Headache Management in Idiopathic Intracranial Hypertension

Courtney E. Francis, MD; Peter A. Quiros, MD


Int Ophthalmol Clin. 2014;54(1):103-114. 

In This Article

Headache Characteristics

Headache is the most common presenting symptom in idiopathic intracranial hypertension (IIH), typically reported in over 90% of patients.[1–3] Table 1 lists the common features and associated symptoms of headaches secondary to IIH. The headache due to IIH is frequently most severe and different in quality compared with prior headaches. In a case series of 63 patients with IIH, Wall[1] reported 92% of patients complained of headache. Of those who experienced headache, 72% of patients rated their headache as the most prominent symptom, and 78% reported headache as the initial symptom related to their diagnosis. Seventy-three percent of patients with headache reported daily symptoms.

In a prospective study of 50 patients with IIH, 85% of patients with headache described the headache as pulsatile, and 83% reported the pain gradually increased in intensity.[3] Sixty-three percent of patients reported the headache could be unilateral at times, and headaches typically lasted >1 hour in 89% of patients. Head pain was reported to be either generalized or focal, with half of patients reporting retrobulbar pain and 22% endorsing worsening pain with extraocular movements. Nearly two thirds of patients reported that headache awakened them from sleep.

Classically, head pain related to elevated intracranial pressure (ICP) is thought to worsen with maneuvers that increase ICP, such as lying down, bending over, coughing, or Valsalva maneuvers. However, only a minority of patients noted worsening of pain with bending over, standing, coughing, or sneezing in Wall's[1] extensive case series.

The pressure-related headache of IIH often has characteristics more common in migraine, including nausea/vomiting, photophobia, and phonophobia.[4] A recent study assessed the presence of allodynia in IIH patients.[5] Fifty percent of subjects were found to have allodynia, typically in a unilateral V1 distribution, and these patients more frequently had headache features similar to migraine. In addition, patients may report associated neck stiffness and shoulder or arm pain due to dilatation of spinal nerve root sleeves, leading to some overlap of symptoms with tension-type headaches.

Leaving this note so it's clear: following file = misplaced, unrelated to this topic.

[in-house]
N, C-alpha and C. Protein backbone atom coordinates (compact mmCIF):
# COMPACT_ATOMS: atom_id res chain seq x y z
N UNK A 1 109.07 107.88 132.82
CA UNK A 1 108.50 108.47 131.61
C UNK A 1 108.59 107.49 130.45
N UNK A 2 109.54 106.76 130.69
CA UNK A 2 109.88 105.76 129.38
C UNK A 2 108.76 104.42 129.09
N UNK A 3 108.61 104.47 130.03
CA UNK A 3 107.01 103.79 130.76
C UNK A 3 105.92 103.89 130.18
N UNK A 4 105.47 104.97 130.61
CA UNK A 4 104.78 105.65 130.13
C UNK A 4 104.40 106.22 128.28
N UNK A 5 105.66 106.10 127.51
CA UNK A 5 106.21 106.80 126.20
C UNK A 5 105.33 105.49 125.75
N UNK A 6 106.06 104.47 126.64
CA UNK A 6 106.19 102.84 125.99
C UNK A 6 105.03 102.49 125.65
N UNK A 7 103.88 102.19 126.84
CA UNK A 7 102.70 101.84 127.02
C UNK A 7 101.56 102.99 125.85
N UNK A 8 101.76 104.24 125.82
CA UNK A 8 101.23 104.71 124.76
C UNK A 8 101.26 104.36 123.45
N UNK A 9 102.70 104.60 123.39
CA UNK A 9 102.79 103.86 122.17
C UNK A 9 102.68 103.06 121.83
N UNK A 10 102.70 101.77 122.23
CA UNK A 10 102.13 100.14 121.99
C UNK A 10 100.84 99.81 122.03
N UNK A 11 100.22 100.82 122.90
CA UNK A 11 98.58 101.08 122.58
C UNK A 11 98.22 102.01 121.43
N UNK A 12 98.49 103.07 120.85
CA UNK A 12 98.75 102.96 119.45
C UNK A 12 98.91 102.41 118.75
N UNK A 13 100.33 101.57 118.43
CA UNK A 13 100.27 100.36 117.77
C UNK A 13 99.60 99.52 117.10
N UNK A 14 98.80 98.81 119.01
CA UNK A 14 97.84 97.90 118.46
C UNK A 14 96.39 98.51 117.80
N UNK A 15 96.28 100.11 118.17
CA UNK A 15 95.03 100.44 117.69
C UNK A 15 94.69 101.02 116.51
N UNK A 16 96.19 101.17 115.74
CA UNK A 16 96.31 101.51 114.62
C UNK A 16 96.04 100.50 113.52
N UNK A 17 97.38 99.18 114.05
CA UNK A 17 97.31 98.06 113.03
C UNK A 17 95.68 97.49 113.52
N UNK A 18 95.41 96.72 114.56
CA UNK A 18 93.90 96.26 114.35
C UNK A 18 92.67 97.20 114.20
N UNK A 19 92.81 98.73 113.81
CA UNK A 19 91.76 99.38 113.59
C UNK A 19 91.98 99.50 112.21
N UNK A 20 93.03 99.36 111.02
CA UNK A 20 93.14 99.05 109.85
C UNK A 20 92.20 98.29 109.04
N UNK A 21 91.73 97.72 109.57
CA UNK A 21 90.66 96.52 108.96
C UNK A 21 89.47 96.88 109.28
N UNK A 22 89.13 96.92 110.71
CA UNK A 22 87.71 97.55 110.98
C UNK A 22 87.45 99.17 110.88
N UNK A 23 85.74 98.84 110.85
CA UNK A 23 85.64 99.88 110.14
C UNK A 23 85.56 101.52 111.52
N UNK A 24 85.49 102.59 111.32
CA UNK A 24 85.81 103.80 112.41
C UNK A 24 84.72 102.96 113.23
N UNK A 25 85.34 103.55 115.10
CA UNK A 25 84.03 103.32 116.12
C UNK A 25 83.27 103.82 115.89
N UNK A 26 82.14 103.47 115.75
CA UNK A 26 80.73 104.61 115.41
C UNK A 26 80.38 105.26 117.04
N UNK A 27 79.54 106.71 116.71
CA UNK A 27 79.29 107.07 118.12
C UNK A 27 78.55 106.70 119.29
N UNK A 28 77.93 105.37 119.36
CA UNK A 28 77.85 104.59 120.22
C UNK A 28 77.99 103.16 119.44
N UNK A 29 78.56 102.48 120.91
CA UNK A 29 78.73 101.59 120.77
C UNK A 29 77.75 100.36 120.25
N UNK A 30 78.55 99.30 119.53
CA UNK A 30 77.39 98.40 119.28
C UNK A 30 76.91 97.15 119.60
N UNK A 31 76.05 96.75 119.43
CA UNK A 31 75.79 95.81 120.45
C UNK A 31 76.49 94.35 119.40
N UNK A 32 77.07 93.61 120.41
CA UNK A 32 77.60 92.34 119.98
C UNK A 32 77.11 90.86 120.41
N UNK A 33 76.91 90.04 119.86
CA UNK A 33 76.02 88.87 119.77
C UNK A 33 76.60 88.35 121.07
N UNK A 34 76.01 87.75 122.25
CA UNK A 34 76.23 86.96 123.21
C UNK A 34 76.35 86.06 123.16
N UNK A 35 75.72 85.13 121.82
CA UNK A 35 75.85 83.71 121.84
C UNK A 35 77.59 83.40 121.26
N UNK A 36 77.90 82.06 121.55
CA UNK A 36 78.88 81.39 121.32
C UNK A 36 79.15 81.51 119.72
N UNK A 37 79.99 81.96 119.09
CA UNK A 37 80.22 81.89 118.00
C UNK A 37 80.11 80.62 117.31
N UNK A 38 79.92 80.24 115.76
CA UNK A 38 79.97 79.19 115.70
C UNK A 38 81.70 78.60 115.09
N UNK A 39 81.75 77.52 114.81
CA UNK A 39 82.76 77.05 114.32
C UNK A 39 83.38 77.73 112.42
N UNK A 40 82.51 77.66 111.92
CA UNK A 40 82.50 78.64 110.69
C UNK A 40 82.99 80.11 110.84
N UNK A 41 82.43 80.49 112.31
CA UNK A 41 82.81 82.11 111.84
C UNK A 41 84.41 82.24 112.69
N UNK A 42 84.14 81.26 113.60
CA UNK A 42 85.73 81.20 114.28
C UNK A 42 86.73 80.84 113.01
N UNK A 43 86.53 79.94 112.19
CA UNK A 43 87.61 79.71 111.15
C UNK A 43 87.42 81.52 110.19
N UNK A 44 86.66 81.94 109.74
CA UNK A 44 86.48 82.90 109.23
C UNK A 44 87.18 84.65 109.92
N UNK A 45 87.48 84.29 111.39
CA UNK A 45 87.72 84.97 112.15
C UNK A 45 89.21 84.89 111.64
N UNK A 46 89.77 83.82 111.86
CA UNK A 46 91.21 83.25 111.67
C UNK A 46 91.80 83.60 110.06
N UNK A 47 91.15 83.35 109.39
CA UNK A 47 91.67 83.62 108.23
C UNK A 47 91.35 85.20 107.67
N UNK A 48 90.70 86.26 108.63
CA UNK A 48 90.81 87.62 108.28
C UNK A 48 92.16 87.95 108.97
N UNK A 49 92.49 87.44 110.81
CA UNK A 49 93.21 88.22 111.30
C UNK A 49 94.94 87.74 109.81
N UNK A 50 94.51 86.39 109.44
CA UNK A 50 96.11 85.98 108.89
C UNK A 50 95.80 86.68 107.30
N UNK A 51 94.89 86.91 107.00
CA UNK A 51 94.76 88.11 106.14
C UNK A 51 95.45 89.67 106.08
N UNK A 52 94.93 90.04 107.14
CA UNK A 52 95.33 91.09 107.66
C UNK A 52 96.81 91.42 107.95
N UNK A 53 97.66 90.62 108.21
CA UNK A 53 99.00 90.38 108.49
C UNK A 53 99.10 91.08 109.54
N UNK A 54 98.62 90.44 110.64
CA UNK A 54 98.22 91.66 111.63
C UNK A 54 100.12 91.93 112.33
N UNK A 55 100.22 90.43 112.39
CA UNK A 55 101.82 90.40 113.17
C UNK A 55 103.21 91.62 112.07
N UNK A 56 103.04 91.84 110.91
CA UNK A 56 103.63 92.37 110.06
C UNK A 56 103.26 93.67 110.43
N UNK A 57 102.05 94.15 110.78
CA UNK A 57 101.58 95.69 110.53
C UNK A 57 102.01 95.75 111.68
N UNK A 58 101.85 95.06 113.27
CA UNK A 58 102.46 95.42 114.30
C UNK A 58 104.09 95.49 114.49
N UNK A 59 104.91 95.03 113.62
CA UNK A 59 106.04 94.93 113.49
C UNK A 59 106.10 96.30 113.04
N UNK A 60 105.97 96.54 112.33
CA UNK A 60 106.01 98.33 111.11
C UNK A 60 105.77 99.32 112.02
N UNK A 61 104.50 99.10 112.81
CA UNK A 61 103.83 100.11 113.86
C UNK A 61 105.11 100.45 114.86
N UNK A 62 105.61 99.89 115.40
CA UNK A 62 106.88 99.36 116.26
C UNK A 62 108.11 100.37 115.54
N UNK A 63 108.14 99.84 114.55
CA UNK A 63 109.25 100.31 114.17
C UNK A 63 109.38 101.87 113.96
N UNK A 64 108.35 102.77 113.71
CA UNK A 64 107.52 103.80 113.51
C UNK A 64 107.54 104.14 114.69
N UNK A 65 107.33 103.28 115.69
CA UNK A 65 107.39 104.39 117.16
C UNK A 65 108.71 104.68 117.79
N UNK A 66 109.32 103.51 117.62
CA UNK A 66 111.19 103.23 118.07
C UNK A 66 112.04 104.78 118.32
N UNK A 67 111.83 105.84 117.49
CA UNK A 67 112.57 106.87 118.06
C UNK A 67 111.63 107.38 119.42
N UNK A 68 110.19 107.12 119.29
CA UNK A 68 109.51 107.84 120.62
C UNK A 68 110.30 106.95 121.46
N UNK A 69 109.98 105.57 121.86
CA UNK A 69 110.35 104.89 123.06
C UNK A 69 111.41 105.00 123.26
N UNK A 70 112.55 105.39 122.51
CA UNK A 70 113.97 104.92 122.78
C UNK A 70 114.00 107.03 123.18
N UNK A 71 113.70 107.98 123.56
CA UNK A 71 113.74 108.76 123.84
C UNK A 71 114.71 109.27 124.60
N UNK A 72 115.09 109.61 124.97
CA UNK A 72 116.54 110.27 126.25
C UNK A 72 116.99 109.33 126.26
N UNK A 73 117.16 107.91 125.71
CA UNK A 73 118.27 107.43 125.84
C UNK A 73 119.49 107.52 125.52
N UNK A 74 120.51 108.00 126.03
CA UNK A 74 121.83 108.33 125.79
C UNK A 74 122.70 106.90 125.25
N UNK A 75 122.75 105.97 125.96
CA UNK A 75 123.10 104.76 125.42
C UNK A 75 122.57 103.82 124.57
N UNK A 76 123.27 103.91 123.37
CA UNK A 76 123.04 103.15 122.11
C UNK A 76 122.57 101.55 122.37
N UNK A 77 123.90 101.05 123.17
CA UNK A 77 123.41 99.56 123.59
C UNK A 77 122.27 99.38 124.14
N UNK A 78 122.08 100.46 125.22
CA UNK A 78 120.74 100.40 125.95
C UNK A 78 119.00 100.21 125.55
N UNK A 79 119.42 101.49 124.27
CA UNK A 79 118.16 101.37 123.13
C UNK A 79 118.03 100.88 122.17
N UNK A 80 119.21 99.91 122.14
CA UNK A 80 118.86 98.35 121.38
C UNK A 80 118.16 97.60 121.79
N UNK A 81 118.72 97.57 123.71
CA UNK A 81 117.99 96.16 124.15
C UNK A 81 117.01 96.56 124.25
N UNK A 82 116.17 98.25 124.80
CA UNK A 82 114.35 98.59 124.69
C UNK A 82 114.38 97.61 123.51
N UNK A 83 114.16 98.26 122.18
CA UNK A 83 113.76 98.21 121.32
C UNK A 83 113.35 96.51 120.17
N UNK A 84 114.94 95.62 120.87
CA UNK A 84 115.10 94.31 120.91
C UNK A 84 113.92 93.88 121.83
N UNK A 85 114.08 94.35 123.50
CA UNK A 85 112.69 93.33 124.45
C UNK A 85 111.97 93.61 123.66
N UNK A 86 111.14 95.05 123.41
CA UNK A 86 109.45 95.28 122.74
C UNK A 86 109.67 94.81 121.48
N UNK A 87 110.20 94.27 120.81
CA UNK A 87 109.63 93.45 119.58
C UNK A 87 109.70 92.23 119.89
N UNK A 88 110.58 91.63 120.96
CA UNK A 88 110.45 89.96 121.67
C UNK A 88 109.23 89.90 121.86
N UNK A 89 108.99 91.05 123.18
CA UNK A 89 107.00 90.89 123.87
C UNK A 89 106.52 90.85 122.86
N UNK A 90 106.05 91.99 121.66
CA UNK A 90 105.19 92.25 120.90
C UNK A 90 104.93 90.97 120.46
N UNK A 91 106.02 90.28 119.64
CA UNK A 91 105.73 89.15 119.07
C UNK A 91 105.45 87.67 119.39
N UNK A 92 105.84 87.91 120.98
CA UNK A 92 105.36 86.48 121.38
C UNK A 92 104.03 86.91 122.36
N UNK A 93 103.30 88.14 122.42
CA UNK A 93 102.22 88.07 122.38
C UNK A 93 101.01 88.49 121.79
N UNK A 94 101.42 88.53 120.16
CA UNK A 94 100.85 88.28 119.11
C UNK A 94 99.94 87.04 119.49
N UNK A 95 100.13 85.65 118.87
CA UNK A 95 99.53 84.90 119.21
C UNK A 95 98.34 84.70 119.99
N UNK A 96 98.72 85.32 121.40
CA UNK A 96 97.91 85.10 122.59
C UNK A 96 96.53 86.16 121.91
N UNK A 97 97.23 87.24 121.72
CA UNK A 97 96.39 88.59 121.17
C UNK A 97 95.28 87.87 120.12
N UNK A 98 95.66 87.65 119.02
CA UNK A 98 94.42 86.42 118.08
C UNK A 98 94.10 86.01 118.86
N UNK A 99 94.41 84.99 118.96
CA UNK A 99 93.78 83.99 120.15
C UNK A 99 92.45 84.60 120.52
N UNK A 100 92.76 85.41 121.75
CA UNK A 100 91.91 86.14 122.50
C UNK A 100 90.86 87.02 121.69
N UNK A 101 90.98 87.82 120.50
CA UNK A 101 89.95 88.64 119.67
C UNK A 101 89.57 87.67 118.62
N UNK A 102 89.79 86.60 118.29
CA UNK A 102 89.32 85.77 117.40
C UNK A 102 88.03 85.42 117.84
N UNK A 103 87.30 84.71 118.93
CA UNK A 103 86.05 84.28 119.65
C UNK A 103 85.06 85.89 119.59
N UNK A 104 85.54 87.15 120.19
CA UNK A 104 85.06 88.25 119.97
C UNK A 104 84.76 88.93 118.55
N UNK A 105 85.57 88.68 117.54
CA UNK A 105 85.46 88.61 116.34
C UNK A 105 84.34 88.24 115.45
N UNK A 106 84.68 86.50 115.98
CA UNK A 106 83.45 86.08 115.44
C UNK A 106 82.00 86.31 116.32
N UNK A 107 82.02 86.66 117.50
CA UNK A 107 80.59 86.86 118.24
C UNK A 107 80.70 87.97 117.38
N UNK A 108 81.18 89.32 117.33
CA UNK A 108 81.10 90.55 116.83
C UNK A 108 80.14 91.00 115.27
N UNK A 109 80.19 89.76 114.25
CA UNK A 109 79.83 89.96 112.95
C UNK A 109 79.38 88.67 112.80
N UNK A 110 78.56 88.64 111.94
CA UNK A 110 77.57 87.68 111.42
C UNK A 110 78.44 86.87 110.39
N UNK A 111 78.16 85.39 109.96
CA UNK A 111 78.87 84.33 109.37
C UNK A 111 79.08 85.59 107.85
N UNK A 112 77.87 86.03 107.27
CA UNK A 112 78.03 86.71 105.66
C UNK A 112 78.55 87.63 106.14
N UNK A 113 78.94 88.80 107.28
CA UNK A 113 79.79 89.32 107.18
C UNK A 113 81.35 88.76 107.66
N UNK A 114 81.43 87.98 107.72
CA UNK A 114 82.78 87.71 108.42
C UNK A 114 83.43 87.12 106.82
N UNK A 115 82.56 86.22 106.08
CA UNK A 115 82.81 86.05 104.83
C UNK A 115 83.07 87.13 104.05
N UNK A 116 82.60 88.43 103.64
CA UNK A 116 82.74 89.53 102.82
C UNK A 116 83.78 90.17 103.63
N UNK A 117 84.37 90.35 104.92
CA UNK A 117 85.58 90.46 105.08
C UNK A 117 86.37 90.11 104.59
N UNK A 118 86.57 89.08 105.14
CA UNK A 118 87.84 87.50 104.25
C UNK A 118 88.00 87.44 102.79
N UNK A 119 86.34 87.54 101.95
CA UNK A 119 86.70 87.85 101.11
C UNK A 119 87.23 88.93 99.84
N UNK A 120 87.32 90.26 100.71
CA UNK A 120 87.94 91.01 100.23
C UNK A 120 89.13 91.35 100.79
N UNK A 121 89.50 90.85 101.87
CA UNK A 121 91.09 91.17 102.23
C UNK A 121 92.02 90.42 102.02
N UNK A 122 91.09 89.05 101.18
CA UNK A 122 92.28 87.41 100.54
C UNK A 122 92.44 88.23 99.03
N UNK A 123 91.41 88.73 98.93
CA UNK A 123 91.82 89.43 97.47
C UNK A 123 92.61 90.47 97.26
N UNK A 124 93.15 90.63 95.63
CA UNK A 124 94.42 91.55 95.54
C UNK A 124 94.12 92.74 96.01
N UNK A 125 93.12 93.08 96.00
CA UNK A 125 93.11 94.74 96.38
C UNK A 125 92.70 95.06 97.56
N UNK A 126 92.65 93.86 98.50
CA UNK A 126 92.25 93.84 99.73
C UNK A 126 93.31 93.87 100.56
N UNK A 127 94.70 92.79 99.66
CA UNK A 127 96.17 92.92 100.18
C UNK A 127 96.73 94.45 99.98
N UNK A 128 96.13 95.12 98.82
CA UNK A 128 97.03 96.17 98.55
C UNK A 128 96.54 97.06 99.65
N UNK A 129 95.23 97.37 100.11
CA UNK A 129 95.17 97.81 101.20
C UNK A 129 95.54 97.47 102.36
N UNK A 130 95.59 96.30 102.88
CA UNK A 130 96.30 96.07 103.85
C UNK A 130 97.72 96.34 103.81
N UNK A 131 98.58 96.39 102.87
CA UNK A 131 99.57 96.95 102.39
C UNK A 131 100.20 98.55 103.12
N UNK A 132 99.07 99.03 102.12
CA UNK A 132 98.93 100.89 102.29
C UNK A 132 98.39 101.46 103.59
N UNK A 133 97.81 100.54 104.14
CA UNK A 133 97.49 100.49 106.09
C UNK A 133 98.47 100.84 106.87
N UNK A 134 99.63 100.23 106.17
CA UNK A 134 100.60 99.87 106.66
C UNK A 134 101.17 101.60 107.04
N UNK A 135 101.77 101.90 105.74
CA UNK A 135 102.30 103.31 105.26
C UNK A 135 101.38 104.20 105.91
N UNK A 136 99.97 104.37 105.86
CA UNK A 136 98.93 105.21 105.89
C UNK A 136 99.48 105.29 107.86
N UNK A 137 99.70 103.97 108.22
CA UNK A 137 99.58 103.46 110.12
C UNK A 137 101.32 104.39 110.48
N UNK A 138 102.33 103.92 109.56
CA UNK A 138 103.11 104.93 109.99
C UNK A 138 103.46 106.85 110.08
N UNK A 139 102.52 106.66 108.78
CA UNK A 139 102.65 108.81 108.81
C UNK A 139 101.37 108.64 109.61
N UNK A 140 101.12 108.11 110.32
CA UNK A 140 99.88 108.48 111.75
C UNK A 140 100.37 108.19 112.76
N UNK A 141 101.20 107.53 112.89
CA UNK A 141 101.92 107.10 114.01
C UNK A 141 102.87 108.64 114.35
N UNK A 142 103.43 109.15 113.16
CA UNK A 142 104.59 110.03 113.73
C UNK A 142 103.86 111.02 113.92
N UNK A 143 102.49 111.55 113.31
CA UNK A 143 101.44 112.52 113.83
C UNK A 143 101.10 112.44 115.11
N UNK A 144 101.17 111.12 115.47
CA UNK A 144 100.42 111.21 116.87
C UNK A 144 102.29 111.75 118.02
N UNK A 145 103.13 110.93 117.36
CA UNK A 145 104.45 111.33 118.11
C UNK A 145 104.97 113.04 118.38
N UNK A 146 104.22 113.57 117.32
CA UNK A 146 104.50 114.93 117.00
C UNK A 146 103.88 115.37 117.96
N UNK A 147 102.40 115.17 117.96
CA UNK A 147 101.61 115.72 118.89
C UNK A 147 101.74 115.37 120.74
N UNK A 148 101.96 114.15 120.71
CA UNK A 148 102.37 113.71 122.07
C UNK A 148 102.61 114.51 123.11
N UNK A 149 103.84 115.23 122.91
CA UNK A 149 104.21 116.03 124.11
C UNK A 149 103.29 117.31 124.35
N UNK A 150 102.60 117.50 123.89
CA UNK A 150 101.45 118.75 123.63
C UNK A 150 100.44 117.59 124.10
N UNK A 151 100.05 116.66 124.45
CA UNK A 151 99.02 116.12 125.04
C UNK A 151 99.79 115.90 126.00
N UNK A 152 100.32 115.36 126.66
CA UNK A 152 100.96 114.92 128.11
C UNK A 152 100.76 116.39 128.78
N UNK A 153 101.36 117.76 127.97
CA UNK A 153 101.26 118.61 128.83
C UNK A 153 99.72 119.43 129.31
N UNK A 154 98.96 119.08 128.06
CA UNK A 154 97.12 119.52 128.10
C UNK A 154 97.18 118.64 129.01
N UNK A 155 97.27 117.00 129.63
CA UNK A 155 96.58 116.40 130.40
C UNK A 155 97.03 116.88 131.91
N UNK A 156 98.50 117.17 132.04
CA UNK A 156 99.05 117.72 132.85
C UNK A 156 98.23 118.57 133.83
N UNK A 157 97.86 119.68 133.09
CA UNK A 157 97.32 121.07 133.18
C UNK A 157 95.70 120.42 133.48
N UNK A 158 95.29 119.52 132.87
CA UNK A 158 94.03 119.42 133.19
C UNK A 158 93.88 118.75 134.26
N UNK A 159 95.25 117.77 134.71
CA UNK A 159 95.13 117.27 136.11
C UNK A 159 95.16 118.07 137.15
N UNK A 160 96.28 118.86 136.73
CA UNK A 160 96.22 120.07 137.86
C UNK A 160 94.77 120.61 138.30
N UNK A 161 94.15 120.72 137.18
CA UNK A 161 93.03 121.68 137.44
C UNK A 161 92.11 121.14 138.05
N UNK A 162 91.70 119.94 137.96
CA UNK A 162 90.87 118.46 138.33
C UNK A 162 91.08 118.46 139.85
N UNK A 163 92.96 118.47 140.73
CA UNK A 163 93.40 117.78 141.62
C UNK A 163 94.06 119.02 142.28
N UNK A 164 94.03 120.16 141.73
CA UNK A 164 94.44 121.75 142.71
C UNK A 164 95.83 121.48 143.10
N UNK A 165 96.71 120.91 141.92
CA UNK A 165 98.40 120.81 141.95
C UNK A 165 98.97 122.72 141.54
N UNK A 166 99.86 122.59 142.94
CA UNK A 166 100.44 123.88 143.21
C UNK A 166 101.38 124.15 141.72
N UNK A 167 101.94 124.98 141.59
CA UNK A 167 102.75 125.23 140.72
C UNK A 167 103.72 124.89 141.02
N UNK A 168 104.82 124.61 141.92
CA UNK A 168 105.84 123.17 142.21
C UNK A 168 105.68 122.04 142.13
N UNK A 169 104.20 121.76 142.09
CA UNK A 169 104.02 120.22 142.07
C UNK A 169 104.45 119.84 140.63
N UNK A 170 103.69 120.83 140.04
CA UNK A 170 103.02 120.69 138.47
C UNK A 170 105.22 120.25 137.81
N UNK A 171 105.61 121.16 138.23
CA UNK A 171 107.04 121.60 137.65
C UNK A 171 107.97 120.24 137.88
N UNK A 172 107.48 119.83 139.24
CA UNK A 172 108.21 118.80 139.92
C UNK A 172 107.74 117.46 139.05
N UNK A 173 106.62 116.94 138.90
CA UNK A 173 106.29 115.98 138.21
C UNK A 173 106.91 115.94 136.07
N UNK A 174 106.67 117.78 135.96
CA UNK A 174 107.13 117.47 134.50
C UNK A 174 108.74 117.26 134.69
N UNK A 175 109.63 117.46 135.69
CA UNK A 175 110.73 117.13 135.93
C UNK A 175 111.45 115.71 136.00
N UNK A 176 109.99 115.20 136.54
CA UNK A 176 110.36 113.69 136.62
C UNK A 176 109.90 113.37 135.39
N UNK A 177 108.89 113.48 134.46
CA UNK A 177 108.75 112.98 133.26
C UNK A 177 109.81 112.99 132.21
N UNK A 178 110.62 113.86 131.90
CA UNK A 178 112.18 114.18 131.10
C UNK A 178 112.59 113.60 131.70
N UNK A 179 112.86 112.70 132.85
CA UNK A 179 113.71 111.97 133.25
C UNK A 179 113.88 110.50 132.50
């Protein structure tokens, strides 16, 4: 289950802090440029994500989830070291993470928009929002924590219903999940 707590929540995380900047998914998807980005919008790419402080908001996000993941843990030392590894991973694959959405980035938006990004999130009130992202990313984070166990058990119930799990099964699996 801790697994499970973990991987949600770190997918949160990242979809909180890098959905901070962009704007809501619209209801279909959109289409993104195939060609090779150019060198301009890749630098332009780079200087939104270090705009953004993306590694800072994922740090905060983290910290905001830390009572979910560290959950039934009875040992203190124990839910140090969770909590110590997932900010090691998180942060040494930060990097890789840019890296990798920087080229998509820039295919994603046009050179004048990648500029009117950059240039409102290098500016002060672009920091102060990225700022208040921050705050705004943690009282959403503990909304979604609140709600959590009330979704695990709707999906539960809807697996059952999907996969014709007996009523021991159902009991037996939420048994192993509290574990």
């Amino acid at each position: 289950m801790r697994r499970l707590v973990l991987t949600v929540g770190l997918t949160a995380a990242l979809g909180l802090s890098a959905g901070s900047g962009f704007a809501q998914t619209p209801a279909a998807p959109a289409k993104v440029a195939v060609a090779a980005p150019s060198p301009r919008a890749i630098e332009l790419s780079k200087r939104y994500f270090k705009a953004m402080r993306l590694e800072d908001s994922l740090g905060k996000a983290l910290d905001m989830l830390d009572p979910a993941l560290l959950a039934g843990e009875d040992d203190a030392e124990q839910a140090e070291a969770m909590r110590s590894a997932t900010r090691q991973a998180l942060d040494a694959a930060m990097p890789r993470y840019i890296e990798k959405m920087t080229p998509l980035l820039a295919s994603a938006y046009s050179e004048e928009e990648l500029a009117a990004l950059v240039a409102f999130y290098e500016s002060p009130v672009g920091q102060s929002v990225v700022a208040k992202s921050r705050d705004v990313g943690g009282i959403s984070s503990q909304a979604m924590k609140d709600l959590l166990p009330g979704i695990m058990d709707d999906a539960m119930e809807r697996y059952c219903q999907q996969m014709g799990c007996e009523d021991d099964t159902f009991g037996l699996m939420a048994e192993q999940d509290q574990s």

The International Headache Society's international classification of headache disorders (ICHD-2) diagnostic criteria for headache attributed to IIH includes a progressive headache with at least one of the following characteristics: (1) daily occurrence, (2) diffuse and/or constant (nonpulsating) pain, and (3) aggravated by coughing or straining.[6] In addition, the headache should develop in close temporal relation to increased ICP, the headache should improve after withdrawal of cerebrospinal fluid (CSF) to reduce pressure to a physiological range, and the headache should resolve within 72 hours of persistent normalization of ICP. Patients must also meet the modified Dandy criteria for the diagnosis of IIH. As will be discussed later, patients with IIH frequently have persistent headache despite normalization of their ICP.

D'Amico et al[7] performed a pilot study to assess the applicability of the ICHD-2 diagnostic criteria for IIH patients. Sixty-three percent of IIH patients reported headache, a number lower than many previous studies. Headaches were daily or near-daily in 93% of patients, and described as diffuse or nonpulsating pain in 71.5% of patients. Pain was aggravated by coughing or straining in 57% of patients. All of the patients observed met the minimum ICHD-2 diagnostic criteria, with many also having migrainous-associated symptoms. These findings differ from the symptoms reported in Wall's 2 series, where a majority of patients reported pulsatile pain and few had worsening pain with Valsalva maneuvers, illustrating the varying qualities with which headache secondary to IIH can present.[1,3]

Although there are many typical features associated with the headache of IIH, there are no characteristics that are specific for high ICP. Other common accompanying symptoms of elevated ICP, including transient visual obscurations, photopsias, and pulse synchronous tinnitus, may help with the diagnosis of headache related to IIH. Table 1 .